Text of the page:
Having adopted the eradication of polio as their top priority in 1985, Rotary clubs around the world have participated in a public-private partnership, which has been responsible for the reduction of about 350,000 polio cases a year in the 1980s to five confirmed last year.
The Global Polio Eradication Initiative brought together the Bill & Melinda Gates Foundation, the U.S. Centers for Disease Control and Prevention, the World Health Organization and the United Nations Children’s Fund along with Rotary to complete the task.
Atlanta is to be the site from June 10-14 of a giant celebration of this medical success bringing together 37,500 Rotarians and their guests from 174 countries and territories.
While many Rotarians from the U.S. will be attending the numbers of overseas Rotarians shouldn’t be discounted. There are 2,000 coming from Japan.
India, the Philippines, Canada, Taiwan, Bangladesh, Nigeria, Nepal and Brazil are each also sending at least 470 Rotarians.
More than 45,000 room nights have been reserved across town, and local universities are making student housing available for those seeking more affordable rates. The city and state are to benefit at least $57 million from direct spending, and $1 million from state and local taxes.
Most of the action is to take place at the Georgia World Congress Center, which will benefit from $1 million in rental use and food delivery.
How has this happened?
To find out, Global Atlanta met with Robert Hall, principal of HRH Recruiting, Executive and Professional Search, who is on the organizing committee, and Jim Munson, vice president of sales for the Compass Relocation Group, who is helping to coordinate the activities of the international visitors.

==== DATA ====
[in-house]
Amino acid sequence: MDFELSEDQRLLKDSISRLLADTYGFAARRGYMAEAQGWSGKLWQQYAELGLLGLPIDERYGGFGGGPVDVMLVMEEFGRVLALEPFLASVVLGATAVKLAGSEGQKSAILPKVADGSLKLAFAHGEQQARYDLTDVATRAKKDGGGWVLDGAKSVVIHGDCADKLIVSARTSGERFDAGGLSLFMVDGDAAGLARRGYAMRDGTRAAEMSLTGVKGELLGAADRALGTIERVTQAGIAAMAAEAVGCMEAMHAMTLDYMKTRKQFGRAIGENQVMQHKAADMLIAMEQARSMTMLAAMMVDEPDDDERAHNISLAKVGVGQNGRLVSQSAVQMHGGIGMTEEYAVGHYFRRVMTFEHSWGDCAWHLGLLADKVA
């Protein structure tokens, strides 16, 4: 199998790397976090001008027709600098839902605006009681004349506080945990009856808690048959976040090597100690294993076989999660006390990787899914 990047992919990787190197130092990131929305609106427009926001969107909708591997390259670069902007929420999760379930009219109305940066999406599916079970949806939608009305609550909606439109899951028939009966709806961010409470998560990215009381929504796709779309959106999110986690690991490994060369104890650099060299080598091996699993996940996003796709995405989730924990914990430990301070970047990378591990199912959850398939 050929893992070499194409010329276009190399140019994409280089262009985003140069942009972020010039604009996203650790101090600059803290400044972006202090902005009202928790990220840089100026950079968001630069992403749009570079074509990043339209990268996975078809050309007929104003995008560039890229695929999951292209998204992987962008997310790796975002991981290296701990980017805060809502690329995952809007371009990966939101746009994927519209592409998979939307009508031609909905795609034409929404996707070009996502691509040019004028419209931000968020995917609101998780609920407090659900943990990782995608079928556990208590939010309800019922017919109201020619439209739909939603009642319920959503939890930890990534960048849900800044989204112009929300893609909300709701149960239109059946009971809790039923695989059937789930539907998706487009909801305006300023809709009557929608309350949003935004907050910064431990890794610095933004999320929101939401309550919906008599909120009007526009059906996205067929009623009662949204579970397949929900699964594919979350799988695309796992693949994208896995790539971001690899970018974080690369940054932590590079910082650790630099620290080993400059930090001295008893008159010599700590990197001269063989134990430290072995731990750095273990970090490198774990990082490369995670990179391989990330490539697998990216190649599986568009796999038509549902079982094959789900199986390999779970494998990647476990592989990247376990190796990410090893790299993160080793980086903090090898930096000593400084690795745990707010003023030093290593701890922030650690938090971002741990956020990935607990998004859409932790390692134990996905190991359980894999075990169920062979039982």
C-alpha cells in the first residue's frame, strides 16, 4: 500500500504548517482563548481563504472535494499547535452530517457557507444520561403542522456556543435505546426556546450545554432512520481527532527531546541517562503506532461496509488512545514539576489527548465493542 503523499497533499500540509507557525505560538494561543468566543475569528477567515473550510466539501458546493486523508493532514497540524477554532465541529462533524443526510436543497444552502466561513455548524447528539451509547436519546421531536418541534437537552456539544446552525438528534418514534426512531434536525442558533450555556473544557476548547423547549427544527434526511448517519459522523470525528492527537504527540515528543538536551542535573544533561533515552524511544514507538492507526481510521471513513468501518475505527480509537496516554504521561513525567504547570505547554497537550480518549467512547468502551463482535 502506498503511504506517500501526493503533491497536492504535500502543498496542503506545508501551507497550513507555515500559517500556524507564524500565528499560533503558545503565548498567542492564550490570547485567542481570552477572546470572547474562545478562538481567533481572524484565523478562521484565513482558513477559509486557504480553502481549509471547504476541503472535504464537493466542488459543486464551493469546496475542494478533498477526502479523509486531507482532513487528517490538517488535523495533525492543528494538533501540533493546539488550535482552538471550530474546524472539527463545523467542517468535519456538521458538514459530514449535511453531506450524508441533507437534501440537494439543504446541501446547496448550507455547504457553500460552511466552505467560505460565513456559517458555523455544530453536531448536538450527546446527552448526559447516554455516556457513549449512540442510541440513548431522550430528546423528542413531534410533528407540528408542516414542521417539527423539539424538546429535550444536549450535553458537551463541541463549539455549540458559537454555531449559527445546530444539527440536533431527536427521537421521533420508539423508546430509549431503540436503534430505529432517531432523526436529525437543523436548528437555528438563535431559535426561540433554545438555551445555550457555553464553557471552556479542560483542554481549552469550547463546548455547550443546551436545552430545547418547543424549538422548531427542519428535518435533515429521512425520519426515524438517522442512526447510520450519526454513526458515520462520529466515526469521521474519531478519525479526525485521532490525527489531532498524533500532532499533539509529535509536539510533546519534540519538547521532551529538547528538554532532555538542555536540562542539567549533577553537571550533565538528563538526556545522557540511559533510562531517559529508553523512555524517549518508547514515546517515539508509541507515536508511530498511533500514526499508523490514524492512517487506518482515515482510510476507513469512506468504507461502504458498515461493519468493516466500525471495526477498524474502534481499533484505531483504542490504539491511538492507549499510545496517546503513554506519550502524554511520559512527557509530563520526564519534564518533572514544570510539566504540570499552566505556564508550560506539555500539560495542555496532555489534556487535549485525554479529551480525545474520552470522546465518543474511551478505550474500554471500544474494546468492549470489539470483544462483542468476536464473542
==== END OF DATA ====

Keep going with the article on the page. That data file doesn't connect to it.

“Rotary combines the power of one with the results of many,” Mr. Hall said, explaining that the 206 Rotary chapters throughout Georgia wanted to host the 2017 event, which is celebrating the birth of the Rotary Foundation in Atlanta 100 years ago.
At the 1917 Rotary Convention then Rotary President Arch Klumph proposed creating an endowment “for the purpose of doing good in the world.”
From an initial contribution of $26.50, the foundation’s assets have grown to $1 billion, not to mention the more than $3 billon that have been spent on projects and scholarships for a long list of philanthropic and humanitarian causes ranging from clean water to growing local economies.
Just because the foundation has been a success, however, didn’t mean that Atlanta would be chosen. To be able to claim the prize, the Rotarians had to come up with at least $1 million in cash.
Mr. Hall told Global Atlanta that to show their commitment, each of the state’s 10,500 Rotarians has donated for the past seven years $25 to raise over $1 million. With this kind of commitment “from boots on the ground,” to quote Mr. Hall, they were able to get some of Georgia’s top corporations to sponsor with Coca-Cola Co., Delta Air Lines Inc., Cox Enterprises Inc., the Chick-fil-A Foundation, and Home Depot Inc. leading the way and with 21 others following. To see the full list of sponsors click here.
Mr. Hall and Mr. Munson stressed that the convention wasn’t just about the money, though they did both seem somewhat surprised by the momentum of the fund raising.
The convention’s success also would require, they said, the participation of inspirational speakers and programs addressing Mr. Klumph’s original purpose “of doing good in the world.”
So invitations went out to Bill Gates, co-chair of the Bill & Melinda Gates Foundation; Rajashree Birla, chair of the Aditya Birla Centre for Community Development; U.S. Sen. Bob Corker of Tennessee; Gary Hangen, CEO of the International Justice Mission; Jack Nicklaus, philanthropist and golf icon and James Quincy, president and CEO of Coca-Cola.
They and a host of others (click here to see a list of speakers) all accepted. Aside from the headliners will be numerous other community leaders addressing a long list of humanitarian conerns.
Inside the World Congress Center there is to be a “Friendship House” providing a venue for networking and for participating exhibitors to man booths. Outside the center a Habitat House is to be assembled.